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D.C. Styrofoam Ban Starts: Will Styrofoam Get the Plastic Bag Treatment?

January 1, 2016

D.C. Styrofoam Ban Starts: Will Styrofoam Get the Plastic Bag Treatment?

By: Kevin Mathews
January 1, 2016

Say farewell to Styrofoam take-out containers in the nation’s capital. It’s been a few years in the making, but Washington, D.C. has finally enacted a firm ban on polystyrene food and beverage containers. Henceforth, all restaurants will have to provide biodegradable alternatives if they want to send their patrons home with leftovers.

The ordinance is a big score for the environment since Styrofoam is a harmful material that takes hundreds of years to decompose. Although it was recently discovered that mealworms can safely digest polystyrene, that’s not currently a practical approach to handling the world’s massive foam waste problem. As it stands, Styrofoam products account for about 30 percent of all space in landfills in the U.S. Altogether, Americans toss approximately 25 billion Styrofoam cups each year.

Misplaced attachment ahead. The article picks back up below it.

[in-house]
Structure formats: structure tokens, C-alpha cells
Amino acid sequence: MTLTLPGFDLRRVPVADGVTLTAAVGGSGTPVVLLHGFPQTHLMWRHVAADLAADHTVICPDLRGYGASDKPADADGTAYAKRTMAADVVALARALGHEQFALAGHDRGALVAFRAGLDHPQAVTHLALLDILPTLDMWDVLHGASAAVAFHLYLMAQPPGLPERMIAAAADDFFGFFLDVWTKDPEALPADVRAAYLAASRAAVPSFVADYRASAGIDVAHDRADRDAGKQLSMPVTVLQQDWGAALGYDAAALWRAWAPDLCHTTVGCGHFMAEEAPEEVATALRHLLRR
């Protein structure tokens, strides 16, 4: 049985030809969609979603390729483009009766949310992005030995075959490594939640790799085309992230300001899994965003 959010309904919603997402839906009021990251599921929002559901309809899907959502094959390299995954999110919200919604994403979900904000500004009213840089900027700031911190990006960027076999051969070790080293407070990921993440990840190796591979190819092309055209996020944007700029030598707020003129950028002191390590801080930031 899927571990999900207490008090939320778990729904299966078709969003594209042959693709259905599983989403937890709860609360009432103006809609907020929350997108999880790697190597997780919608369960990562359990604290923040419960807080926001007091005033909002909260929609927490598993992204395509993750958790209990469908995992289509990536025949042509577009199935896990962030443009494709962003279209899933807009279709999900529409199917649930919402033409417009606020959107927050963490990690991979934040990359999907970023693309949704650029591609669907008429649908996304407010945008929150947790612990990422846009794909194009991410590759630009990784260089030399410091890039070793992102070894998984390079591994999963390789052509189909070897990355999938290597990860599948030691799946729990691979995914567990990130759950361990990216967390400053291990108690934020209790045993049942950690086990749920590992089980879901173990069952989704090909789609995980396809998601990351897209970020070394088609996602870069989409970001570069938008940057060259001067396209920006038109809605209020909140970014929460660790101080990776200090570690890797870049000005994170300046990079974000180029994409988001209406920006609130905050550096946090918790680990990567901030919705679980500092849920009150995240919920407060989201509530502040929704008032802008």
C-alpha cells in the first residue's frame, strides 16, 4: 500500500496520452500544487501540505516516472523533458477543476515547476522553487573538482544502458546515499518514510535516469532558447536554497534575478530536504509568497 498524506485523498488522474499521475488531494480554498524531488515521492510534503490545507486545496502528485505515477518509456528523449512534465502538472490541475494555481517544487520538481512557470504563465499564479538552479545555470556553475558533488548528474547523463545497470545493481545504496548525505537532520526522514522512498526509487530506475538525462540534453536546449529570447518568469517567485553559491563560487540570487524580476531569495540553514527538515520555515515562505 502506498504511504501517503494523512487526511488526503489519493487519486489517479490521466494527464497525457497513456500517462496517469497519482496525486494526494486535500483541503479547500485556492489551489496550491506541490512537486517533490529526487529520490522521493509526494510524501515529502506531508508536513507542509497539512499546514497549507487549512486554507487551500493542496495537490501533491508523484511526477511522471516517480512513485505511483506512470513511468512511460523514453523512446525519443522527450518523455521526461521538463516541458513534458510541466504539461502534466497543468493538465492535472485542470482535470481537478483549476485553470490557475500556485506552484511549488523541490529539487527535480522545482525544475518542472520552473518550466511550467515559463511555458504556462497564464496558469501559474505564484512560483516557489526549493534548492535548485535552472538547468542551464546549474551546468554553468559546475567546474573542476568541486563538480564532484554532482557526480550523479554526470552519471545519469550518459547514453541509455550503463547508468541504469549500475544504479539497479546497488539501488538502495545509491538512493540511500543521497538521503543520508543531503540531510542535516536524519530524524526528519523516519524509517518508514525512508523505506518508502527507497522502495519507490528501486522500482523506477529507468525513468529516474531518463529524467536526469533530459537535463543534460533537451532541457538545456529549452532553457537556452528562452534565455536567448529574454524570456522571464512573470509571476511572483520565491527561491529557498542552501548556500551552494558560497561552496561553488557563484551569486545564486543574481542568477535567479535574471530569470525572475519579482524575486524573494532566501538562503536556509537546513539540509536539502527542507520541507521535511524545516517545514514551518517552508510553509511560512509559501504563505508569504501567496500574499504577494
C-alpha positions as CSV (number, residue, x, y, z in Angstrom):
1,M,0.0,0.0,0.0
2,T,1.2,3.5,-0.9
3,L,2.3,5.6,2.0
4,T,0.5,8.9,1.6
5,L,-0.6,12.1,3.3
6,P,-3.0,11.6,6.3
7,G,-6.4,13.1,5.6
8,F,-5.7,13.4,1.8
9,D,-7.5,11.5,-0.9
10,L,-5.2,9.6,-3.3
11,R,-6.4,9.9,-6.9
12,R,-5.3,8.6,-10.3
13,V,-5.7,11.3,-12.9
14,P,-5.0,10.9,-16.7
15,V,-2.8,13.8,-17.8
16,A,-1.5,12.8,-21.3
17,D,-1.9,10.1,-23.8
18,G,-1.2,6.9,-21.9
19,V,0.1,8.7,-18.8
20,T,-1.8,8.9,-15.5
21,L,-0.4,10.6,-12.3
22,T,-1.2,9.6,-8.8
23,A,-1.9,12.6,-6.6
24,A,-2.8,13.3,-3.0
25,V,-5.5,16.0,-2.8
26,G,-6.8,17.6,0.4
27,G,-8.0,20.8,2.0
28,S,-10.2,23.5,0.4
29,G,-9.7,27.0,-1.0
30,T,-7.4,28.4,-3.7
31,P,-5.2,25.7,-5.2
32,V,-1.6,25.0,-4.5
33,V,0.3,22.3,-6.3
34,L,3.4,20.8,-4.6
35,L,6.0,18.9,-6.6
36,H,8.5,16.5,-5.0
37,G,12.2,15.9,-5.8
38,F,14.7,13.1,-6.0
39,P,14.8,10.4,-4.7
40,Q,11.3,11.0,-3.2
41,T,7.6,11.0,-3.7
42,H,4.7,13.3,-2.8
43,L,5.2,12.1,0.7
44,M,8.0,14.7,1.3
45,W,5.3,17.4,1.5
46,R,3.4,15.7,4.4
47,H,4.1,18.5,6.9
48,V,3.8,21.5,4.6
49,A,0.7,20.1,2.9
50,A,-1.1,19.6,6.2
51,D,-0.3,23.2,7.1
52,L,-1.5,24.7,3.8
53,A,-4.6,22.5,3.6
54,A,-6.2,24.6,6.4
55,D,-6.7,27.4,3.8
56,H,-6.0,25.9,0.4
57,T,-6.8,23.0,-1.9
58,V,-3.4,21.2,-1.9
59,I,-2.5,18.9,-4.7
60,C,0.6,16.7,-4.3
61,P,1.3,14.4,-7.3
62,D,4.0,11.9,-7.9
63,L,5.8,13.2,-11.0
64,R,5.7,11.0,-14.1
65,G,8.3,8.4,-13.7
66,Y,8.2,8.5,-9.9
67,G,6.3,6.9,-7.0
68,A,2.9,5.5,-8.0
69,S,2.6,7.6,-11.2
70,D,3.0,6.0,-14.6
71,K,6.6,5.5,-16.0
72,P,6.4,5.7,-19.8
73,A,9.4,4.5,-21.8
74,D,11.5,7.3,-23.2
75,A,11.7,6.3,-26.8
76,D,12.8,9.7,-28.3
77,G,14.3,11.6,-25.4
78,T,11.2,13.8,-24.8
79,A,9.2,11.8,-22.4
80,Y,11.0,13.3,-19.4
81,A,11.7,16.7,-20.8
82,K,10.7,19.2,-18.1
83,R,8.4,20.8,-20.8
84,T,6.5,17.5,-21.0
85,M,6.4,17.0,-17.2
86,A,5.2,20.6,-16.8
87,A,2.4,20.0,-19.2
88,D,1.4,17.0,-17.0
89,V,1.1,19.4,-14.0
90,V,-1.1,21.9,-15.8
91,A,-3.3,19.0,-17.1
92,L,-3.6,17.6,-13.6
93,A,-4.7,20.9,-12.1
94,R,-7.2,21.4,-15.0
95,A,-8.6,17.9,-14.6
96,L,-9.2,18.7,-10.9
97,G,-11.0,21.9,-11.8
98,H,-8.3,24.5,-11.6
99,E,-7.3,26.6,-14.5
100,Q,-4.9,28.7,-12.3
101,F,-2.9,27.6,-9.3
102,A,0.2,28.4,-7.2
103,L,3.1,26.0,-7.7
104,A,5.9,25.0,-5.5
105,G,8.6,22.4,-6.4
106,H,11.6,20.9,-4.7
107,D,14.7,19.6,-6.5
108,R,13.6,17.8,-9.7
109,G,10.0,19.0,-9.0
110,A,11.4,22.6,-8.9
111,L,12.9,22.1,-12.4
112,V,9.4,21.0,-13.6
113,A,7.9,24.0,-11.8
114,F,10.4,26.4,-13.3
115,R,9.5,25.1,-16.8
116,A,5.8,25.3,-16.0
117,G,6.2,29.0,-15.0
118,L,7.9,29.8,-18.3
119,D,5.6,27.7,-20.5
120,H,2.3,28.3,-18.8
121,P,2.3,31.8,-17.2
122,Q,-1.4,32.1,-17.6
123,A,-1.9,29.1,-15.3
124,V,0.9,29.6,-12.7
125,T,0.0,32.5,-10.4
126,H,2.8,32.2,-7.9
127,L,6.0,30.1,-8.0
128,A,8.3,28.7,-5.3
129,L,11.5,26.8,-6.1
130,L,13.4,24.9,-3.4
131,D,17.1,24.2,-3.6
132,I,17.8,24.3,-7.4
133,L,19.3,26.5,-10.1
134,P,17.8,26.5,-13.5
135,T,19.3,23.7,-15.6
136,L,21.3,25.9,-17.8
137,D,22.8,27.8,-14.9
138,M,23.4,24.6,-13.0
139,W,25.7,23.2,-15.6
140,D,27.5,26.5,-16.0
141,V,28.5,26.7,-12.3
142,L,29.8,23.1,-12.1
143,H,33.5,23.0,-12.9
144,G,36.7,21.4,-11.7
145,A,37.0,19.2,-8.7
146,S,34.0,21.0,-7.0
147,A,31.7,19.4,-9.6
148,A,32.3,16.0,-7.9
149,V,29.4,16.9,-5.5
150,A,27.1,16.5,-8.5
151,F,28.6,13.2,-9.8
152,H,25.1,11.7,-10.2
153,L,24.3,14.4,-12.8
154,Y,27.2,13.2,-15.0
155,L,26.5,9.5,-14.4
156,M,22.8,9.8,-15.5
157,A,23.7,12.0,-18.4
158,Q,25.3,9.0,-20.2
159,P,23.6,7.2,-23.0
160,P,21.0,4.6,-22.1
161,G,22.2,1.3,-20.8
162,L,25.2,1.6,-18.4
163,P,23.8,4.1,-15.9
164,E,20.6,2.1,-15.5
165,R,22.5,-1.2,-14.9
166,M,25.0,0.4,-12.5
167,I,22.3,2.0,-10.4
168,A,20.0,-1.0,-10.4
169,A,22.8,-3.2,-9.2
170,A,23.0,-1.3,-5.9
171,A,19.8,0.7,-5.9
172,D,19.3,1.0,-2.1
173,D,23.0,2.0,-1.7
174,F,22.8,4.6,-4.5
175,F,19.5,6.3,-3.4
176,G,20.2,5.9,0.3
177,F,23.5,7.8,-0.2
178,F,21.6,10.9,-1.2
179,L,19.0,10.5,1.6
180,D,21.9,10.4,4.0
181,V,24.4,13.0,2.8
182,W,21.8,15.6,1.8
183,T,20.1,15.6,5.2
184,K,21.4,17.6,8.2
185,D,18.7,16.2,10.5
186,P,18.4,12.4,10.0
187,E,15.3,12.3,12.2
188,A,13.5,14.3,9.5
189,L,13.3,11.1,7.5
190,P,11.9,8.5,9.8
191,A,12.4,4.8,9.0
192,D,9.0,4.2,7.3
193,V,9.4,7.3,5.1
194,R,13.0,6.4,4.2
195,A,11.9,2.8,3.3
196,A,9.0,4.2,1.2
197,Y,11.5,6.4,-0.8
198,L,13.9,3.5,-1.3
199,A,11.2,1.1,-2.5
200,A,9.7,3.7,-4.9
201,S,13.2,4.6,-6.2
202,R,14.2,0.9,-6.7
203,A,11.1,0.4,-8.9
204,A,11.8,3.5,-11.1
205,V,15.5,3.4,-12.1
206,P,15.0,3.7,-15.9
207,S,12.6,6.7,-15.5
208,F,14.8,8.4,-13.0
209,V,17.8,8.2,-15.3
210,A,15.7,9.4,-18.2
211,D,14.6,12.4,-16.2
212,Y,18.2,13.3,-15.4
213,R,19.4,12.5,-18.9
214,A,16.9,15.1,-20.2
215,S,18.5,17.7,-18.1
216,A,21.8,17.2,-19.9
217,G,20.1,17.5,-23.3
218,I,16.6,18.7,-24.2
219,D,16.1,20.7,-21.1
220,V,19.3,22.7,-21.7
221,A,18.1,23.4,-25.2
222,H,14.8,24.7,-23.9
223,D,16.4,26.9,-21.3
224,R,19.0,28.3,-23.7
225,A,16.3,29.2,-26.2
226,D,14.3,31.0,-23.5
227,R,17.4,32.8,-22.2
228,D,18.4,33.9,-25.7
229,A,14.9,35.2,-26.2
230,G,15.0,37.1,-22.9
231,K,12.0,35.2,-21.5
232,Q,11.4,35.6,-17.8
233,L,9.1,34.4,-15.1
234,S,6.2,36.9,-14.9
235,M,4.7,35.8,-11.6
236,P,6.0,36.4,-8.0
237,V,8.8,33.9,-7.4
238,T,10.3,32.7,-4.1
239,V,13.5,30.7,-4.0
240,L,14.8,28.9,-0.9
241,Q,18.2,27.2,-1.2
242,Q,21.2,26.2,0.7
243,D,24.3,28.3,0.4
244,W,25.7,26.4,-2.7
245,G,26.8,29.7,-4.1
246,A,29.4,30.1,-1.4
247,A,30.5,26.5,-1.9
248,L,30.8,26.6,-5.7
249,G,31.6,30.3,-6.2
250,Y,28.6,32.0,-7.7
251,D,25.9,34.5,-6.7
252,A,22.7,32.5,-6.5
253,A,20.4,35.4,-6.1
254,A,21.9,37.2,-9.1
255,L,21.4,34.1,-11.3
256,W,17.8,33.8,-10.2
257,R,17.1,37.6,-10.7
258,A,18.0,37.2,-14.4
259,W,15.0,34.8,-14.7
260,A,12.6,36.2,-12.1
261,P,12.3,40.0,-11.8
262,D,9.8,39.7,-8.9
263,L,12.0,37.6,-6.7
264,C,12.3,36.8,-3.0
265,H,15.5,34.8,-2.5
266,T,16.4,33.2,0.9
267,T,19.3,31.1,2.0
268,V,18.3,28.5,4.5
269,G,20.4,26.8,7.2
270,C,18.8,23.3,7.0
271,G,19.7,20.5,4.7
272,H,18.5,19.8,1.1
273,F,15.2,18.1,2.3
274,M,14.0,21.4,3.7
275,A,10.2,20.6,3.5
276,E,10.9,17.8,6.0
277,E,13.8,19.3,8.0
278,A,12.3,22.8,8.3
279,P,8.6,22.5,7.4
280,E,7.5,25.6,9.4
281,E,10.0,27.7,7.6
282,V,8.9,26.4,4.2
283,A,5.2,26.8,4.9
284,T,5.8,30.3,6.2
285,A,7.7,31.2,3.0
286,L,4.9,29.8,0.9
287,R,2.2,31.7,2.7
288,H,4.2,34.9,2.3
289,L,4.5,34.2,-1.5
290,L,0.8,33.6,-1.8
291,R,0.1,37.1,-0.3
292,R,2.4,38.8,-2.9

Styrofoam may be a nationwide problem, but lawmakers also factored in local concerns when deciding to enact the ban. The city has undergone a serious effort to clean the highly polluted Anacostia River, and the Department of Energy & Environment (DOEE) notes that foam containers are some of the most common types of litter fished out of the river. By eliminating Styrofoam boxes and cups, the river should become that much cleaner.

The D.C. law pertains specifically to food and drink containers obtained at restaurants. Styrofoam will still be allowed for a number of other uses, including to pack and ship food products. The DOEE says it will conduct regular inspections to determine that food industry businesses are complying with the law, and it invites citizens to call in tips to report restaurants that continue to serve Styrofoam.

Read more at Care2.

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